• Key Learning: What did we learn from working on a specific project or task? Document whether or not what was learned can be converted into actionable items.


I bet your thinking by now “This is a lot of work and why is it so important?”


The enhanced status doc was critical in turning our client relationship around because it forced us stop checking items off the list and document all of our strategies and tactics. Additionally, the enhanced status doc forced us to honestly confront if our work was task based or outcome driven.


Force The Client to Engage


The next adjustment our team made was to force the client to engage more heavily during phone calls. Our first few calls were pleasant as the client was ‘a nice guy’. However, he didn’t offer his opinion or ask questions, which led us to believe everything was ok. What we failed to understand was his lack of an opinion or asking questions because he didn’t understand PPC very well, which in turn meant he didn’t understand our strategy and direction.


How did we fix this problem? First off, the account team asked the client questions frequently during our phone calls such as ‘Do you have any questions, comments, or concerns? And ‘What should we continue, stop, or start doing’? Asking these questions forces clients to engage and prevents them from saving up their grievances for a later time. Addressing objections on the spot reduces the chance of them turning into major issues down the road which could result in clients leaving.


Finally, we specifically asked the client for buy in, agreement, and sign off on strategy and tactics. As account managers, its not our job to dictate direction and make business decisions on our client’s behalf. Our role is to provide analysis, insight, and provide a recommended approach. This strategy allows clients to make the ultimate choice regarding the direction of their PPC accounts. If clients have the power to choose, they can’t say you forced them in a direction that’s not agreeable to them.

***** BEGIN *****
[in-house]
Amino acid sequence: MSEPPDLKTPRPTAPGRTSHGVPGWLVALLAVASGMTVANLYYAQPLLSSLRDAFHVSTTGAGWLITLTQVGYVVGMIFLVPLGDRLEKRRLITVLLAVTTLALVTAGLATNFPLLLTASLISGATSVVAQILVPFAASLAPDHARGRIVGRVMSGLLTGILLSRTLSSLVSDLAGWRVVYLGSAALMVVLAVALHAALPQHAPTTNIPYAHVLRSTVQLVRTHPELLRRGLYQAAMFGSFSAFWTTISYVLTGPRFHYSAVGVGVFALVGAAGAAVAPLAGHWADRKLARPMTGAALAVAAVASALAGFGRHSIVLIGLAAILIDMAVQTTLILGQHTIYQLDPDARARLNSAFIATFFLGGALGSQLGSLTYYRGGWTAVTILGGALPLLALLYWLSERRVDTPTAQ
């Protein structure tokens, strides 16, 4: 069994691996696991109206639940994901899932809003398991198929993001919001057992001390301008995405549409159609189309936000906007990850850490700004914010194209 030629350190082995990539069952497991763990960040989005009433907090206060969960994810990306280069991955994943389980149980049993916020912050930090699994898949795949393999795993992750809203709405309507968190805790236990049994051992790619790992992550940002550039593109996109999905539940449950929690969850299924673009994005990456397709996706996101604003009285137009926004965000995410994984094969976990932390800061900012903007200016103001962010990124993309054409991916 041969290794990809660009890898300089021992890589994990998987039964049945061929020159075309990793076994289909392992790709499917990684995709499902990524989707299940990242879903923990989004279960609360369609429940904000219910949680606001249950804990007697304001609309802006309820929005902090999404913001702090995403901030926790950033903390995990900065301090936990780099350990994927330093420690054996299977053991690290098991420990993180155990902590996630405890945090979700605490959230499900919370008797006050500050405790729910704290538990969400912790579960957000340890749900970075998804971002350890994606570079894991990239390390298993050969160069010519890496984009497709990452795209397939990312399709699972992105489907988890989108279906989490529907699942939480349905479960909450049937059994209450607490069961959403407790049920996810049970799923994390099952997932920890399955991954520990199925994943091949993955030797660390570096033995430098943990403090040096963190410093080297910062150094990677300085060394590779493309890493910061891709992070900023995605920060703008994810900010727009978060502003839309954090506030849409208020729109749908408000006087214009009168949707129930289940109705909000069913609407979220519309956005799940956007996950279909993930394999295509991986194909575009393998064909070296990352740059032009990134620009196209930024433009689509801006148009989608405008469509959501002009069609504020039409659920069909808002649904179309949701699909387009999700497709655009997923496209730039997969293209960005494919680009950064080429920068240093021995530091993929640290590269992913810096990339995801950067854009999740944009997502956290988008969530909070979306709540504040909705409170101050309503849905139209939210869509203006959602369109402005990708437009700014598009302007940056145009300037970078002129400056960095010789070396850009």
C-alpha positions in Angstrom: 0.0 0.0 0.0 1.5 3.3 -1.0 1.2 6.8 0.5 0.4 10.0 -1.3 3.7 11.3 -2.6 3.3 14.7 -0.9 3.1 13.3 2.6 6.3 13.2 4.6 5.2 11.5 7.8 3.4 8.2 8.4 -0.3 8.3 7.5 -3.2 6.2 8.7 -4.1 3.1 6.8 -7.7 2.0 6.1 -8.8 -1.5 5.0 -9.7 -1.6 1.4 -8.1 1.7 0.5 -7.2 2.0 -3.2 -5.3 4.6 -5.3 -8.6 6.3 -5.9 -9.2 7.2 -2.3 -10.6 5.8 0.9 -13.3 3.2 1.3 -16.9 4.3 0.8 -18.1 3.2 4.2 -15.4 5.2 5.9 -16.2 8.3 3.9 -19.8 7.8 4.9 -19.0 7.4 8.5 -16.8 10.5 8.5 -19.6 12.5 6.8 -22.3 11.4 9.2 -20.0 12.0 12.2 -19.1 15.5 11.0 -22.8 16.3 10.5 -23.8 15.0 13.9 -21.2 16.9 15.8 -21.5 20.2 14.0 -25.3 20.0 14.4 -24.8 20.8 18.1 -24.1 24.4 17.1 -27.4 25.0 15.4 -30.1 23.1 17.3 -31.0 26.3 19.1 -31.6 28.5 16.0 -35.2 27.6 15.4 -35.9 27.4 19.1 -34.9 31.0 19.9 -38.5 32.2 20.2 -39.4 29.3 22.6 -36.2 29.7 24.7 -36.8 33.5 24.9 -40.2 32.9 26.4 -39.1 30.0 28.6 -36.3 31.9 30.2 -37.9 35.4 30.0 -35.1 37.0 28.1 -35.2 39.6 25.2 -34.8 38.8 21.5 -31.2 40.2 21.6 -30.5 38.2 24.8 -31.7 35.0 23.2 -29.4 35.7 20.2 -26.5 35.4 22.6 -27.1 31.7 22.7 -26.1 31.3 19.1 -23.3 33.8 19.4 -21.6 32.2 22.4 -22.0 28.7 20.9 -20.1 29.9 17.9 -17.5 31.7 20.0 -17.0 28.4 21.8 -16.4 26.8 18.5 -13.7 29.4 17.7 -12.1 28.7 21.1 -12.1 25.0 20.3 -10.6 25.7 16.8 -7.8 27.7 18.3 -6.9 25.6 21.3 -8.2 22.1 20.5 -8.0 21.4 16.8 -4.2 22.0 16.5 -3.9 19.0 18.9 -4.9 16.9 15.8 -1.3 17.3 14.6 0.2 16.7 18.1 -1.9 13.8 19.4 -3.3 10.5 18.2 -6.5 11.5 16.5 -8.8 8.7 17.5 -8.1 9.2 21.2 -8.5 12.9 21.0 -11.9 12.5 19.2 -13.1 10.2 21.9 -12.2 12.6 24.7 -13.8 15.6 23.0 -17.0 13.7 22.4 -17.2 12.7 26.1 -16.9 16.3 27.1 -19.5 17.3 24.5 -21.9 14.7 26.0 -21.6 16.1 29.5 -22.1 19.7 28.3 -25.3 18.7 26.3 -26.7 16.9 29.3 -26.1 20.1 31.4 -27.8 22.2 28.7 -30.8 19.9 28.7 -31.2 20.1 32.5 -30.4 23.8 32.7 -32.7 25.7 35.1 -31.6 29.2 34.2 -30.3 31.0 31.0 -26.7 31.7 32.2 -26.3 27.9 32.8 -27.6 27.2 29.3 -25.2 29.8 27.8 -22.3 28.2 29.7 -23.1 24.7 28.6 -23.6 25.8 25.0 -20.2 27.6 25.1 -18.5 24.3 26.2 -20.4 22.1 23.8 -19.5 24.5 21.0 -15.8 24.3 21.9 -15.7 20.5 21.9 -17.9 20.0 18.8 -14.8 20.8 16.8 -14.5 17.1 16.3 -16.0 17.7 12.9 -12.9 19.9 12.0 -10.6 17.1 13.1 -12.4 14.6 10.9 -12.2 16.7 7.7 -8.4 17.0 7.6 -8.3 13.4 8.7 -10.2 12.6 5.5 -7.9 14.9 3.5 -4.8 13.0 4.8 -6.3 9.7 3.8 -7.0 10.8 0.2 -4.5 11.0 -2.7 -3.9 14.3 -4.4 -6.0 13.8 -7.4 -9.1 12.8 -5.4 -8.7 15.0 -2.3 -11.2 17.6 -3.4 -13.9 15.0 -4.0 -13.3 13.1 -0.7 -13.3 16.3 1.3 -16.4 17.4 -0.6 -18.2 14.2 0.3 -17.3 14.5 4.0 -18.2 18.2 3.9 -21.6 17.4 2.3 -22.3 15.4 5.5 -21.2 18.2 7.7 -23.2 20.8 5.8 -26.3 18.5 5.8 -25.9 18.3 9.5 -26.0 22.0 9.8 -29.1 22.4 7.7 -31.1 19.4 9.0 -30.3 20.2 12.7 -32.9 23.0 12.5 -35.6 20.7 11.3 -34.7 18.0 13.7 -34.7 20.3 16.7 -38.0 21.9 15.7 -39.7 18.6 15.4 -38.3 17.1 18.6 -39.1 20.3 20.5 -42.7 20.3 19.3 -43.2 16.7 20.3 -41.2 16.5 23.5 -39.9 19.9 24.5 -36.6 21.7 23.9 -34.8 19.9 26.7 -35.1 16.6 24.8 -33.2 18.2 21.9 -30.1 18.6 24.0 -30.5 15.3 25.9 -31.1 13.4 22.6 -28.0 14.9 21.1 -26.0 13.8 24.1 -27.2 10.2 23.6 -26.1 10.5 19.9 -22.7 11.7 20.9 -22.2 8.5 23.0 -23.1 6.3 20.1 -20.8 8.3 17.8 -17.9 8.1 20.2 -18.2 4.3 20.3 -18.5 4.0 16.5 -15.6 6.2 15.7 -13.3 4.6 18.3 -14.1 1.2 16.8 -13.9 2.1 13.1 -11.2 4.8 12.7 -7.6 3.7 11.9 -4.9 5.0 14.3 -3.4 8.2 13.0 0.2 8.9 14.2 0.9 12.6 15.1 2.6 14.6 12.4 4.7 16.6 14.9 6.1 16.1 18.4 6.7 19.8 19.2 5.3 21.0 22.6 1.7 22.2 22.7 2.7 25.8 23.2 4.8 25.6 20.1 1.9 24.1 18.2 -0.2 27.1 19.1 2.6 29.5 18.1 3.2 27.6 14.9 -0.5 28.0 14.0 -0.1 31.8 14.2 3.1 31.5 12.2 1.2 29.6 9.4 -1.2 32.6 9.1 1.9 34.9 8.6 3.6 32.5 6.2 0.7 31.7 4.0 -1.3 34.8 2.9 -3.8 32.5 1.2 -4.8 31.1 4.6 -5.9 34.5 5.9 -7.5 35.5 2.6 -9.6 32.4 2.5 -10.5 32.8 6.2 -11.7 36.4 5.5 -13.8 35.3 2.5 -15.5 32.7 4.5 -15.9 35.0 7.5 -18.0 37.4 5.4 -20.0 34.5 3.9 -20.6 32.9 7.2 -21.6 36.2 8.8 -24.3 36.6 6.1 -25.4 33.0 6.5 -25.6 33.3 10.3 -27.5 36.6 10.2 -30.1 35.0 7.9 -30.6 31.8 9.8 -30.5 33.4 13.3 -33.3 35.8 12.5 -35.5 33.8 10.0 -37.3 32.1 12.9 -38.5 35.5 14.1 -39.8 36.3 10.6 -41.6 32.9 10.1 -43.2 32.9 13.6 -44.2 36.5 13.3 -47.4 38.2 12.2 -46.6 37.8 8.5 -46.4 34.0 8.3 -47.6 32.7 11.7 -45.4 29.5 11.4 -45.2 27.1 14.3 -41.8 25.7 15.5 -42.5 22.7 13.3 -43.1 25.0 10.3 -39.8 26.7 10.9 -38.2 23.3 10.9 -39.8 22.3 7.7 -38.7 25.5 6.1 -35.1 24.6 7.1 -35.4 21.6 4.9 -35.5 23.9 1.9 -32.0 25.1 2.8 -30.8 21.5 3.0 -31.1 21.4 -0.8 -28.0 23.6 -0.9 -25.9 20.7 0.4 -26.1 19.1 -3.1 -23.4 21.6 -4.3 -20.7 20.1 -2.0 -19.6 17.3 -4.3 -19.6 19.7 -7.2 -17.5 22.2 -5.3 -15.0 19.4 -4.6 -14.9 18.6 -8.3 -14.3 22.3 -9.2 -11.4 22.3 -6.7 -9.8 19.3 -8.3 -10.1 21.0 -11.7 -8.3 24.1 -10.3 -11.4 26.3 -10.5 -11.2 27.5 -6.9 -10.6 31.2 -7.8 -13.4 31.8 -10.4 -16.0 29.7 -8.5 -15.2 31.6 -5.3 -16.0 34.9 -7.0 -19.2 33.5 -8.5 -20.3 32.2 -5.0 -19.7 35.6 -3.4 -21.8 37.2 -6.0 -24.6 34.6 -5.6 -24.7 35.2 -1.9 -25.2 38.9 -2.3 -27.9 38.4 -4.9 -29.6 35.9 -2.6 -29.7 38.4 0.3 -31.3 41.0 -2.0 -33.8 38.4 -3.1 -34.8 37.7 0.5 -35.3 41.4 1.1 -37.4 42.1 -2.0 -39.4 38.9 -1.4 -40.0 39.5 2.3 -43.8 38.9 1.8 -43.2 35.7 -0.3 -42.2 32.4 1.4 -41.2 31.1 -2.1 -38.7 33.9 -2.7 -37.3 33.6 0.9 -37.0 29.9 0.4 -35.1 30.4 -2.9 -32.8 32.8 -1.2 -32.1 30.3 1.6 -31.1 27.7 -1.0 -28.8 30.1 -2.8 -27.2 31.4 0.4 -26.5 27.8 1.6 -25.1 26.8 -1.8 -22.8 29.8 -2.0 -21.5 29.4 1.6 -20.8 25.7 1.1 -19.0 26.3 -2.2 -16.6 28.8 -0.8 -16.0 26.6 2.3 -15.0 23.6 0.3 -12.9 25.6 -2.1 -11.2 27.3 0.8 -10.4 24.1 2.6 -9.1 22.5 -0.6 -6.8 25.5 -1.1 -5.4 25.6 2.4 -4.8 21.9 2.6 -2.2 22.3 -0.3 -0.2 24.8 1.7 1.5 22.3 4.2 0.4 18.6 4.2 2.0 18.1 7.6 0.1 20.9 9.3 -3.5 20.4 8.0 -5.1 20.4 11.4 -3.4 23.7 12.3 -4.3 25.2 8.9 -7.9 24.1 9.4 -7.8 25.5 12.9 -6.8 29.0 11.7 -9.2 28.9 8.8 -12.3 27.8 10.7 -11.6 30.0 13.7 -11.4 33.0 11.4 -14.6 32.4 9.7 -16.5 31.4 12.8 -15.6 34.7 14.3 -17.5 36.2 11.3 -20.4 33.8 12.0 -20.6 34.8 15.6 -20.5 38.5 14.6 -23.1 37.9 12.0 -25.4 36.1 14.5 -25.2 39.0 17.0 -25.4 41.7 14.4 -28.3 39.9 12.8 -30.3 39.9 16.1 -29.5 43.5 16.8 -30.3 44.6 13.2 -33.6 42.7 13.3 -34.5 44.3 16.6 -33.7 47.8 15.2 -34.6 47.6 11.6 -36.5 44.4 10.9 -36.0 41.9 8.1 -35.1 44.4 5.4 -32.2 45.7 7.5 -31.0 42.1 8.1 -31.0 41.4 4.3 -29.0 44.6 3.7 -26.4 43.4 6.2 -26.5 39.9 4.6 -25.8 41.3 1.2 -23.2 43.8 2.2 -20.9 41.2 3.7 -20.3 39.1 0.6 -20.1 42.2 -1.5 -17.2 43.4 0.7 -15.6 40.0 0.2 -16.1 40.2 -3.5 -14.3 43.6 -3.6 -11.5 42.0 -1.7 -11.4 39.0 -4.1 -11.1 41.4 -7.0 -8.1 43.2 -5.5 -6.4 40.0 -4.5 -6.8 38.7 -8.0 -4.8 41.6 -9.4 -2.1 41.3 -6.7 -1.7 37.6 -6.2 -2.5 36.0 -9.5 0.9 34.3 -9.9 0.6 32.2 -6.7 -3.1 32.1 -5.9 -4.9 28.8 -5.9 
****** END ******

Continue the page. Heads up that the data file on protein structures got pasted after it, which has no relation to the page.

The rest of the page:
Recap of What We Learned


Our account team learned valuable lessons through this client interaction. Keep these lessons in mind when proceeding with your client relationships.


  • Learn quickly how your client contacts processes information and adapt your style accordingly to meet their needs.
  • Always follow up verbal discussions with a written recap to avoid misunderstandings.
  • Explain the ‘why’ behind what you’re working on.
  • Force the client to engage, and deal with objections on the spot to avoid bigger issues down the road.


How Did Our Situation Turn Out?


Employing this more rigorous approach to our daily account management immediately turned what could of become an unhappy client into one that was full of confidence and excited about the prospects of PPC.


Employing the ‘enhanced status doc’ requires additional work to create and more time must to be devoted to preparing for client calls and other forms of communication. However, having a happy client reduces stress, which is invaluable, and saves time by not having to spend large portions of your day putting out client relationship fires.